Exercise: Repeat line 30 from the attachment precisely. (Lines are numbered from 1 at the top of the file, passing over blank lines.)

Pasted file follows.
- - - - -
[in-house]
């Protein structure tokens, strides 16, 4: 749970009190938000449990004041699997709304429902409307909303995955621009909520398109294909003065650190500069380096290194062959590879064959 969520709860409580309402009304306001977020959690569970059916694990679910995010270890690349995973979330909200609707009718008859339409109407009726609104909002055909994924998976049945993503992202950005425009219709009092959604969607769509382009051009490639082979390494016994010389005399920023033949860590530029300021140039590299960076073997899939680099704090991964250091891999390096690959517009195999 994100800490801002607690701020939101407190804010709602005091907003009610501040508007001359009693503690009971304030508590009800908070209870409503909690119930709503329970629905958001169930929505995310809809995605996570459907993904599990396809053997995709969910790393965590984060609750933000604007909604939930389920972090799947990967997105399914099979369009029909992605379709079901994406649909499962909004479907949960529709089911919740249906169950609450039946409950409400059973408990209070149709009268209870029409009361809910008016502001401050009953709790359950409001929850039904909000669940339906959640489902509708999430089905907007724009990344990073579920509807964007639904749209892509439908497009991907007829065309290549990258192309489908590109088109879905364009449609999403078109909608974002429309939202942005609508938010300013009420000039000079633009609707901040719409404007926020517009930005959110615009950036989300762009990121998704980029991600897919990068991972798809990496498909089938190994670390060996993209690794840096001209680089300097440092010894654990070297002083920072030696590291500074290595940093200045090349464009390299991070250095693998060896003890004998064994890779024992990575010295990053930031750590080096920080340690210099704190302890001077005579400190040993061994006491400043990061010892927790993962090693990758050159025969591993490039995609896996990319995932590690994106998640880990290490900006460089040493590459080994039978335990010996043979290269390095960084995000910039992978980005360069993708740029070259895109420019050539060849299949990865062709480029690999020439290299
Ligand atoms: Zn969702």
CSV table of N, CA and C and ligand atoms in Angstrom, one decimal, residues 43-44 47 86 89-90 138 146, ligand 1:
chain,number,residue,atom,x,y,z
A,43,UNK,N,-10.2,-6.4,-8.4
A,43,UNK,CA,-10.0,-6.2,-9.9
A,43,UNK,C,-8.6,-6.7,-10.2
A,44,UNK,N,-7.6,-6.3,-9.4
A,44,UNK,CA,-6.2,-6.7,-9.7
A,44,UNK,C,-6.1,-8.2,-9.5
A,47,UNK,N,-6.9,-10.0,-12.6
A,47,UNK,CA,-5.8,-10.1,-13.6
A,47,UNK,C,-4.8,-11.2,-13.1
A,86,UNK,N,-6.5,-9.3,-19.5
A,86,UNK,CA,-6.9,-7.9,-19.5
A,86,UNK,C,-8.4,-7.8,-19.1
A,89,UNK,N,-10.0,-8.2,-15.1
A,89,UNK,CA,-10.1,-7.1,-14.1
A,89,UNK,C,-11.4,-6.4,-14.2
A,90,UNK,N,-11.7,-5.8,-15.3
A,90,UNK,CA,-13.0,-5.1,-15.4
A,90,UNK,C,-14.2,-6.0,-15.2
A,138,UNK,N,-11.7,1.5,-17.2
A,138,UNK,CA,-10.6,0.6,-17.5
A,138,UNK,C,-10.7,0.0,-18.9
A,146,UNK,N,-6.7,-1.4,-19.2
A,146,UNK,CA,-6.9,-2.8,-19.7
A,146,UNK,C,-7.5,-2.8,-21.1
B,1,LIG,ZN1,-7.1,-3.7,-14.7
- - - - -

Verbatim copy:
B,1,LIG,ZN1,-7.1,-3.7,-14.7